In spite of being an exciting development in social media, there are many video podcasting disadvantages to consider before beginning to produce your own.
More than Just a File
Some people make the mistake of thinking that a podcast is just a sound file. Talk into a recorder, make an MP3, you've got a podcast, right?
Wrong. What you have then is an MP3 file - but there's nothing wrong with that. It's a great medium, and you can put it up online and let people come to your site and download it. Same with a video file - in fact, with YouTube it's amazingly easy to let people find your videos or be notified when you have a new comment posted.
However, what they can't do on YouTube is download your video to play on their own, whenever they want. That's what the "POD" in podcasting stands for: Portable On Demand media. The way you make sure your media is portable and on-demand for your listeners or watchers is to make your media subscribable - that is, they can use various programs and devices to download your podcast.
In fact, the best devices just do it automatically - so, for example, if you create a daily podcast, your viewers would wake up to find your video waiting for them on their computer, iPod, or whatever they use to watch.
However, this involves some fluency with HTML and a form of XML called Really Simple Syndication (RSS). While it's not rocket science, it's also not for the faint of heart. It also involves producing on a regular basis - and that's where some of the real video podcasting disadvantages come into play.
Pressure, Work, and Video Podcasting Disadvantages
There are a few different ways that video podcasting adds a whole new dimension to the difficulties of regular podcasting. Aside from the RSS feeds that need to be created and maintained, along with the necessity of publicity and content-generation, there are the added complications of the video medium itself to consider.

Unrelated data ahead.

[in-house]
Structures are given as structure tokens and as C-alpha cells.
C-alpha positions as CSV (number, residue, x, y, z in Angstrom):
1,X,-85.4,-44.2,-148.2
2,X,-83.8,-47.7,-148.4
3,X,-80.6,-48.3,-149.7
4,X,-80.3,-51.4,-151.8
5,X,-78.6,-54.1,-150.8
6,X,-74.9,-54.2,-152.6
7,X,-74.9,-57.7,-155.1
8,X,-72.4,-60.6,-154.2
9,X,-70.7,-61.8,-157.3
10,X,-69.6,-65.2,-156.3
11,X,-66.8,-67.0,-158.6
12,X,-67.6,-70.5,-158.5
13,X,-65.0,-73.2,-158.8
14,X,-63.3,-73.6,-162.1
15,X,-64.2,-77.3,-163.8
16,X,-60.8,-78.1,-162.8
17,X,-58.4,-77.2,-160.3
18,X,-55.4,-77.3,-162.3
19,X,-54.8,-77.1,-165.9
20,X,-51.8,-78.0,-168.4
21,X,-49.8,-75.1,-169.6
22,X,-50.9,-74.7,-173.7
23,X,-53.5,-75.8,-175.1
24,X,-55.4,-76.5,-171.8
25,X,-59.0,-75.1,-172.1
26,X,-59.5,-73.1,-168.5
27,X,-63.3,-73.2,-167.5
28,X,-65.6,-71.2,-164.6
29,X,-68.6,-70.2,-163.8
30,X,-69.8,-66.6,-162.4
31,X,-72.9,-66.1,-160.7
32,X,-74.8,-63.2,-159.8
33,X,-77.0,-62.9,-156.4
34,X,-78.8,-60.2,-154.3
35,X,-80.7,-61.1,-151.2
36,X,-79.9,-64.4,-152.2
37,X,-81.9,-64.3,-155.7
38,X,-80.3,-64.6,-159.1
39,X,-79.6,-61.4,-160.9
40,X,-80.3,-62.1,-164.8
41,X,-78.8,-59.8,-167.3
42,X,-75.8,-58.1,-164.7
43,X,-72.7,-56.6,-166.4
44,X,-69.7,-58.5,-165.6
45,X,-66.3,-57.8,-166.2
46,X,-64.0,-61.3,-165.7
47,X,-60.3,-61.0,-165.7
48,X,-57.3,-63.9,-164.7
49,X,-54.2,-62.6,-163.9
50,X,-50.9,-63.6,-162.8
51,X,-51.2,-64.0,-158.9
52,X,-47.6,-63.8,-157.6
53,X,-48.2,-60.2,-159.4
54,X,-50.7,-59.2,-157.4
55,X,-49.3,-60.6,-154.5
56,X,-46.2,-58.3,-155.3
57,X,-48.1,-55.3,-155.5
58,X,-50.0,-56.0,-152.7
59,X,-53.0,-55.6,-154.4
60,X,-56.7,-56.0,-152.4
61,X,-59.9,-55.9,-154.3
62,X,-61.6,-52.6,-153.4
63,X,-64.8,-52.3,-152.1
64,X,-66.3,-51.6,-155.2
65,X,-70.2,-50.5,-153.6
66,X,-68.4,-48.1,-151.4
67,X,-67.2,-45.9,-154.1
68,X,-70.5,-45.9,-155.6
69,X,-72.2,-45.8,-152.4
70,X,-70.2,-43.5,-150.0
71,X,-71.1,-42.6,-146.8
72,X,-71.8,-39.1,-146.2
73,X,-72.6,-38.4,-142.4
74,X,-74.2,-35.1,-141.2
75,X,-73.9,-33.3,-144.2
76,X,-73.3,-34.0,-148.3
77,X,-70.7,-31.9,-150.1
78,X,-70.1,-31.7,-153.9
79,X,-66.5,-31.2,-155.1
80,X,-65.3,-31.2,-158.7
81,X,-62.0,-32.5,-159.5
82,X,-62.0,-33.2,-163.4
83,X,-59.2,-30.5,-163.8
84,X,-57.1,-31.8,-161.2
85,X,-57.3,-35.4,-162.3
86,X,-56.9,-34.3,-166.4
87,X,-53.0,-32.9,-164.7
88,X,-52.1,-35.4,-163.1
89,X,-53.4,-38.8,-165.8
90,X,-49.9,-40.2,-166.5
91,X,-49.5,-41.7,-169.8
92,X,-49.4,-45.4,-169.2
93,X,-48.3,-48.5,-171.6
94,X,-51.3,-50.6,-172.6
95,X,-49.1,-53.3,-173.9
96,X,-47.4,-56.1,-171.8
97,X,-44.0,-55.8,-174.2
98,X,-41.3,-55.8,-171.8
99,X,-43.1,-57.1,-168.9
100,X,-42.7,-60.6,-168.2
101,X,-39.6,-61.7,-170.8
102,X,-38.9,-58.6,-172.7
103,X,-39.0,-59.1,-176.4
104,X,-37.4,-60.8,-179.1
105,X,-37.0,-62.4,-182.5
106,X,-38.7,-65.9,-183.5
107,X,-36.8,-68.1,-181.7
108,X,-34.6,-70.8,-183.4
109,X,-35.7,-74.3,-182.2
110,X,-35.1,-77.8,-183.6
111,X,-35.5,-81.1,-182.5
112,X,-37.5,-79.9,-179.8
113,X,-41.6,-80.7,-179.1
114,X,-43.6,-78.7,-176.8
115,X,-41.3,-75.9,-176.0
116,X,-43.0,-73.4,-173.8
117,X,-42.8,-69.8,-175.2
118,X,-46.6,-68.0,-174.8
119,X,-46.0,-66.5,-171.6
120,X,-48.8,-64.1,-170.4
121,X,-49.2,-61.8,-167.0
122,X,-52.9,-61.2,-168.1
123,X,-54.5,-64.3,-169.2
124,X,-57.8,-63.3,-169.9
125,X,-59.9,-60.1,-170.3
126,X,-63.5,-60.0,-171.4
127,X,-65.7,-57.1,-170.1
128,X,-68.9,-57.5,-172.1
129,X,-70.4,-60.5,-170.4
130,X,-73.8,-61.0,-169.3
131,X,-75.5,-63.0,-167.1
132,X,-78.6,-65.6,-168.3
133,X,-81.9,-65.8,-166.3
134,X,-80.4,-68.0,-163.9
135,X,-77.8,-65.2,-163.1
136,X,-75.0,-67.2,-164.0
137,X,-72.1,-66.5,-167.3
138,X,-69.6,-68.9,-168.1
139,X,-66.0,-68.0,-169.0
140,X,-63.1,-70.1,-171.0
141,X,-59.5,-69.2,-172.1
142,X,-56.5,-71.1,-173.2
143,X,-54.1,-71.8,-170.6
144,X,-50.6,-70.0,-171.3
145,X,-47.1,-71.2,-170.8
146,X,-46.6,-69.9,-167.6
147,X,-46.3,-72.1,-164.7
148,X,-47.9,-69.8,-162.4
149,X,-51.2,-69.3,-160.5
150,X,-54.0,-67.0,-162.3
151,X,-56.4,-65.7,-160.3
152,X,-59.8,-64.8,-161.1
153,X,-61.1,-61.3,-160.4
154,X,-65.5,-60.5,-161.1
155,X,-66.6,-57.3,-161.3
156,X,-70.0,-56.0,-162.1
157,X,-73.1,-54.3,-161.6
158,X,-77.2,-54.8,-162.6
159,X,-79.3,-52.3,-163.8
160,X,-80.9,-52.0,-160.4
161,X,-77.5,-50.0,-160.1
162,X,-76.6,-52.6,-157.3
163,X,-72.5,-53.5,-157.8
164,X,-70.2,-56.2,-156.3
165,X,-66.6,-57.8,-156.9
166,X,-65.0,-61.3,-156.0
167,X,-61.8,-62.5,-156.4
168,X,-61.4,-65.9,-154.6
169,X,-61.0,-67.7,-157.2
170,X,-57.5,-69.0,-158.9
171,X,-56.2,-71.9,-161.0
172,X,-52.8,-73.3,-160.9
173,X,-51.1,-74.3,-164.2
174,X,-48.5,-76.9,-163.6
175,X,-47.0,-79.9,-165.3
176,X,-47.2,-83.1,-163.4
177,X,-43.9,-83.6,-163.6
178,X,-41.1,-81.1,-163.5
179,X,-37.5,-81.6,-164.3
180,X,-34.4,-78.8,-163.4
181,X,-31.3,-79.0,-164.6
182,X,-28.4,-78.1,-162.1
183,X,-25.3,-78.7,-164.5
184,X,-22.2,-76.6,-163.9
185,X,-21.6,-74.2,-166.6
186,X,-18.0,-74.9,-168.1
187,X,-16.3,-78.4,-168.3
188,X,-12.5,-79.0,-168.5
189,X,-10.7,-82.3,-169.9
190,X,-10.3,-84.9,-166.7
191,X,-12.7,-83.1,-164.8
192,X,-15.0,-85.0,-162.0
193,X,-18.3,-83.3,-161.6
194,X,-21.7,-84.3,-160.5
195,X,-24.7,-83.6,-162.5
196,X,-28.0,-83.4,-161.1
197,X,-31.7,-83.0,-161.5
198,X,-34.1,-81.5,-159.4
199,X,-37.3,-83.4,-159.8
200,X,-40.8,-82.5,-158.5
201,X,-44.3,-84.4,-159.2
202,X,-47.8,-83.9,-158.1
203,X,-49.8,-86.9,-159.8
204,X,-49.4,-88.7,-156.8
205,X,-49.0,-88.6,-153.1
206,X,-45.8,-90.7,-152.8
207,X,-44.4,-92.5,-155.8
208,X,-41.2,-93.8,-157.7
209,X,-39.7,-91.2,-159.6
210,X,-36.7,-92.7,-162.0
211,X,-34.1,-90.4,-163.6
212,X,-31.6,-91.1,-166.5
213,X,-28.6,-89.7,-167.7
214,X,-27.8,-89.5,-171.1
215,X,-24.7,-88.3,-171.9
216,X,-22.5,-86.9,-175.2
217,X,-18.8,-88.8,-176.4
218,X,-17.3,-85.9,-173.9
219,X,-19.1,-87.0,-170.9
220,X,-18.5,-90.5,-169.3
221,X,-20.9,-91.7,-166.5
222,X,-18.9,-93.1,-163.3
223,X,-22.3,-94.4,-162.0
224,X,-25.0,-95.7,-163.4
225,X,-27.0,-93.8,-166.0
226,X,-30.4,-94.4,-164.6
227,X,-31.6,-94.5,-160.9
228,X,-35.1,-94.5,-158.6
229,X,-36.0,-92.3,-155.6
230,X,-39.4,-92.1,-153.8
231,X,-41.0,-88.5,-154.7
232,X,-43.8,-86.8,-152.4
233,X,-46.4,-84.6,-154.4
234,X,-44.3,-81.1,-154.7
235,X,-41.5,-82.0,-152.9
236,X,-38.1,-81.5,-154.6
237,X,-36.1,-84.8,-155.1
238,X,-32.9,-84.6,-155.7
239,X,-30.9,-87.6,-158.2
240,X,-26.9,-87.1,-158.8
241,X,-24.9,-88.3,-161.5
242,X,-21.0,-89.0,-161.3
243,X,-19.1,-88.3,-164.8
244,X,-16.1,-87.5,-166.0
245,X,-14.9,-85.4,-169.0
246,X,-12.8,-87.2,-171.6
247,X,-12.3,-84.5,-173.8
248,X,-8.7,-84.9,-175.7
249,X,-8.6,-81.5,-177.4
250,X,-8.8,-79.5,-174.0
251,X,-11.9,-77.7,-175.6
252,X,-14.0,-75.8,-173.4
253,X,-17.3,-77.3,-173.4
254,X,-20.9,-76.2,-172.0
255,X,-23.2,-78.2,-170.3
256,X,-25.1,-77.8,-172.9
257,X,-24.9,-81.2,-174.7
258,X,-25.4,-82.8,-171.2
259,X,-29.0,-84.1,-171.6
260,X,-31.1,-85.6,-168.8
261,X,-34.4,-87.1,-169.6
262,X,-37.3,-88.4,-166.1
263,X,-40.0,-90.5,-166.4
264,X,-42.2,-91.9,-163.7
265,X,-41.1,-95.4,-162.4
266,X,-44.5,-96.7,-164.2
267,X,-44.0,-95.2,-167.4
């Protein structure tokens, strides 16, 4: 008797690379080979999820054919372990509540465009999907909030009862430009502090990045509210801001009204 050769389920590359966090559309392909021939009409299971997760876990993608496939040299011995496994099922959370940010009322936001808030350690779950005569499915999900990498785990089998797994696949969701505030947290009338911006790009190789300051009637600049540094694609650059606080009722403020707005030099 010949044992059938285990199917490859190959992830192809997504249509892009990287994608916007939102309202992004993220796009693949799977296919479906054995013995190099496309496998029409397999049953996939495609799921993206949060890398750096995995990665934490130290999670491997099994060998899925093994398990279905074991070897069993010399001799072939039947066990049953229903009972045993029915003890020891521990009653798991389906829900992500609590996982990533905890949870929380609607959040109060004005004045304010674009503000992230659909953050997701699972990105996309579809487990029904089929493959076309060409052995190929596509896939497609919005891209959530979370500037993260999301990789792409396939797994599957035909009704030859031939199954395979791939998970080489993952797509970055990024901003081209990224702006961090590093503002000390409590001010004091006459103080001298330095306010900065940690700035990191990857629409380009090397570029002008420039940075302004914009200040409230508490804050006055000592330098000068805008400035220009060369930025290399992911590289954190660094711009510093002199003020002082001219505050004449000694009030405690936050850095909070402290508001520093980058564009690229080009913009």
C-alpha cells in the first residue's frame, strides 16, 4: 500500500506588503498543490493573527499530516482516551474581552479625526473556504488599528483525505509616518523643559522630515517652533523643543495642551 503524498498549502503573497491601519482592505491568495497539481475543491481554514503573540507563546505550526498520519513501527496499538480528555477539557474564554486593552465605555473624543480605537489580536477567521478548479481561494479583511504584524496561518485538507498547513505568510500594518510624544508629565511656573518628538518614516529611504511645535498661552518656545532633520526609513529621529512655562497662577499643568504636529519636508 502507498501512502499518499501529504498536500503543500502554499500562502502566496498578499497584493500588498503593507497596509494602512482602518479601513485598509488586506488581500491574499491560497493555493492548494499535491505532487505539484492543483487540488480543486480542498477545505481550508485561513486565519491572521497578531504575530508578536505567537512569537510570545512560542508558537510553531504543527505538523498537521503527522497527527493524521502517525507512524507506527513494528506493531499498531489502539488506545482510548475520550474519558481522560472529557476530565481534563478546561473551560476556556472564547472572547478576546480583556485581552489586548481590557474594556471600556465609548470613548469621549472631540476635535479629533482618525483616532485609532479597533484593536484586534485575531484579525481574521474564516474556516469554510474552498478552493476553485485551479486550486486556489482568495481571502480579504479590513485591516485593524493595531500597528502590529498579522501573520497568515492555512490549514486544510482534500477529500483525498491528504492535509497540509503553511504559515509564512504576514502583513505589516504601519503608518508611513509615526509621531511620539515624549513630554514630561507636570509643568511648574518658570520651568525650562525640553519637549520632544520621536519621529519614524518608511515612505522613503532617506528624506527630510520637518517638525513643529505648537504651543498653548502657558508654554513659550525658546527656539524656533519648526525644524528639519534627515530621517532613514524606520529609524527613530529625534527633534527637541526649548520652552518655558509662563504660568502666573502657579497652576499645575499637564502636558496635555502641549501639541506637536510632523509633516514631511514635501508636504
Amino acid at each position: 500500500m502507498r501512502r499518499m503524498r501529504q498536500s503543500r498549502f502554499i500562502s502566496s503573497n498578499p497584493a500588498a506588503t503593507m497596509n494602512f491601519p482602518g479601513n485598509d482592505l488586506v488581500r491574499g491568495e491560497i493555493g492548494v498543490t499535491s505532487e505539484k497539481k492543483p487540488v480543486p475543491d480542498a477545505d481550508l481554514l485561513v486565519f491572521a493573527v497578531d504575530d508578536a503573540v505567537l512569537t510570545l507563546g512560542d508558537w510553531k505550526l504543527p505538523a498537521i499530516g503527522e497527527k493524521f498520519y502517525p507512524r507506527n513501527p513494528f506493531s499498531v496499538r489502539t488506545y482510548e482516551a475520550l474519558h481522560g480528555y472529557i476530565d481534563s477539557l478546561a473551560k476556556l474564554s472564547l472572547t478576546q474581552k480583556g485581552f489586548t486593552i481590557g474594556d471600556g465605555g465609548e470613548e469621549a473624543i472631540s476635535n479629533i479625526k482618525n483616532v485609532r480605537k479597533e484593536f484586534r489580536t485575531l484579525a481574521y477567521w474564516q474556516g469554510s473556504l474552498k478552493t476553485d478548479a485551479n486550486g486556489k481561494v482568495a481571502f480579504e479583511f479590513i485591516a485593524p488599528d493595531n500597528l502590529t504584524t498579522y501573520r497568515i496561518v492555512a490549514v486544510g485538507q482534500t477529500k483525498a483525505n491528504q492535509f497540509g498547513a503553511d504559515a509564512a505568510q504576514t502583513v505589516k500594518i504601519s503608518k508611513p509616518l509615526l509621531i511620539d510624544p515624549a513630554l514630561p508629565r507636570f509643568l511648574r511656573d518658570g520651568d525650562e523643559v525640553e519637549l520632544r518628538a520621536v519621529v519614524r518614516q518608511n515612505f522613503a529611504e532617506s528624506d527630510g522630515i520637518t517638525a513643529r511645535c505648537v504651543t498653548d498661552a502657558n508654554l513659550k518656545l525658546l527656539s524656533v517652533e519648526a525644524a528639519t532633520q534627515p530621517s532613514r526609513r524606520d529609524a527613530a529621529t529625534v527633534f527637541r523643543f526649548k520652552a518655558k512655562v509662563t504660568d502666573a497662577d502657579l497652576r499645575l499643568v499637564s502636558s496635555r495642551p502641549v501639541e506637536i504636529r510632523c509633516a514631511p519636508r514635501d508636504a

- Video requires more equipment than a microphone. Tapes, specialized digital video cameras, microphones that are compatible, just to name a few.
- Video requires you to consider your environment much more than simple sound-only podcasting. Lighting, background, personal grooming, framing, composition, even patterns on clothing can all make or break a video podcast. In comparison to the requirements of a regular podcast ("QUIET!") it is exponentially more difficult.
- Video podcasting adds a significant amount of bandwidth to your podcast generation. Video files are a lot bigger than sound files - which means you're going to have a smaller audience (as not everyone will want to take the time or bandwidth to get your files) and also the possibility of higher costs from your hosting service as your audience does grow. Remember that every new watcher will not only download your newest episode, but will hopefully go back and download prior episodes.
- Difficulties in playback are also something to consider. There is not a standard format for video files, and the competitors - Quicktime, WMV, RealPlayer, FLV - all have their own advantages and disadvantages. You either have to choose one and eliminate the audience that doesn't like that format or produce in multiple formats, adding time to the production process.
Do It Anyway
While these disadvantages of video podcasting may seem daunting, they aren't insurmountable. Services such as LibSyn and LiveStream have created many ways for people to easily put their video on the web. At the same time, advances in hi-speed Internet, faster processors, larger hard drives, and even advances in cell phone video all give your viewers more powerful tools to find and enjoy your video podcast.If you have something you are passionate about that you can share on video and are willing to put in the work to make it happen, there's no reason not to get your own video podcast on the web.